The guest speaker waiting for the HCP juniors as they filed in was unlike any of the ones they’d seen before. He wasn’t wearing a costume, of course, but only Shutterbug had shown up in full gear as she was the solo active Hero they’d talked with. However, he didn’t look as though he’d ever worn a cape or mask, let alone an HCP uniform. The man talking with Dean Blaine was short, with a noticeable paunch extending over his belt and a sizable bald spot visible to the students taller than him, which was most of them. Surrounded by the professors he looked even more out of place than he normally would have, but as he noticed the gray-uniformed youths piling in he turned his attention toward them and beamed a wide grin. Whatever he was, he certainly wasn’t lacking in confidence.
“Today you all have a very special treat,” Dean Blaine said. “While our previous speakers were held in high esteem within their fields, Leonard Nicolo is a man that plenty of Heroes spend large parts of their careers hoping to meet. In fact, Mr. Nicolo is in such high demand that even I had to call in some favors to bring him here today. Leonard Nicolo is an agent for Heroes, and is quite adept at his job. I could go on about his reputation, but I feel it would do him a disservice to try and speak for him. Mr. Nicolo, please take it away.”
“None of that ‘Mr. Nicolo’ stuff if you please. Never seen much point in putting on airs. Just call me Lenny.” Dean Blaine stepped back as Lenny moved to the forefront, his lively eyes darting about, assessing each student before him with the strange, ever-pondering mind that fed his instincts. “Your dean was right that I’m damn good though. I’d like to say the best, but that’s a title that belongs to whoever’s clients are on top at the moment, and in the Hero landscape that is a shifting status. I’m among the best, that much is safe to say, and it’s because I make my living by ensuring the lives of my clients run smooth.”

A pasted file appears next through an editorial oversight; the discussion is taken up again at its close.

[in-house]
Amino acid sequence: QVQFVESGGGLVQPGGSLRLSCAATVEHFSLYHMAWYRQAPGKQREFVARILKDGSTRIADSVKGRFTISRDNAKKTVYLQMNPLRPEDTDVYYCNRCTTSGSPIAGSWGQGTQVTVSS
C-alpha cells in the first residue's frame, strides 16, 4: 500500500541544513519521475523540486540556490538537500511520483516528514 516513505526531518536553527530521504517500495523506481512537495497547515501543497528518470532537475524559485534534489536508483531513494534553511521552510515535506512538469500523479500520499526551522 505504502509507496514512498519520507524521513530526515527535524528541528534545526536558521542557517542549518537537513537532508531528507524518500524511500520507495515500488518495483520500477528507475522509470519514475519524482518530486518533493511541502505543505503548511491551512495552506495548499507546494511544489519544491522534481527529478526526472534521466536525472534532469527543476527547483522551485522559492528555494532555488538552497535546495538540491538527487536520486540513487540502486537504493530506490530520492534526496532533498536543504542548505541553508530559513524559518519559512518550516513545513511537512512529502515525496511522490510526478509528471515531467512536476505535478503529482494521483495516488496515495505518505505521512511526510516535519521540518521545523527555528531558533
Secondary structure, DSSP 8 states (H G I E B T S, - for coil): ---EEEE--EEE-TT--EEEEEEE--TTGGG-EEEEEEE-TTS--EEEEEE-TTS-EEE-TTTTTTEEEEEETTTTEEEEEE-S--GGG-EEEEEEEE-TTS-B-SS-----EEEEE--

Lenny finished taking a scan of the students, reaching Roy near the end of his sweep. The two men locked eyes and gave cordial nods to one another. It had been a long time since Lenny had seen Roy, but there was no mistaking the son of Titan. As for Roy, he remembered quite well how the sharp-tongued man had come to their homes and dealt with his father. Lenny had also been around for a bit after the scandal, making sure they had enough to live on while residuals were tied up in the divorce. There was no animosity in Roy toward this man, he’d just been another person screwed over by Titan’s mistakes.
“That, in a nutshell, is all agents do. We handle the daily stuff that you Heroes will be too busy for, allowing you to focus on saving lives instead of filing press releases, booking appearances, or negotiating percentages from your t-shirt line. Now we hit the part where most of you are thinking ‘that doesn’t seem so bad, why do I even need an agent?’ And you’re right, most of you won’t need an agent at all.”
Some of the students were surprised by this admission, though many of them had seen enough of these speakers to sense there was a twist in the conversation coming that would explain Lenny’s words. The agent made note of the ones who caught on to that, he might need a Hero with a decent head on their shoulders in a year or so.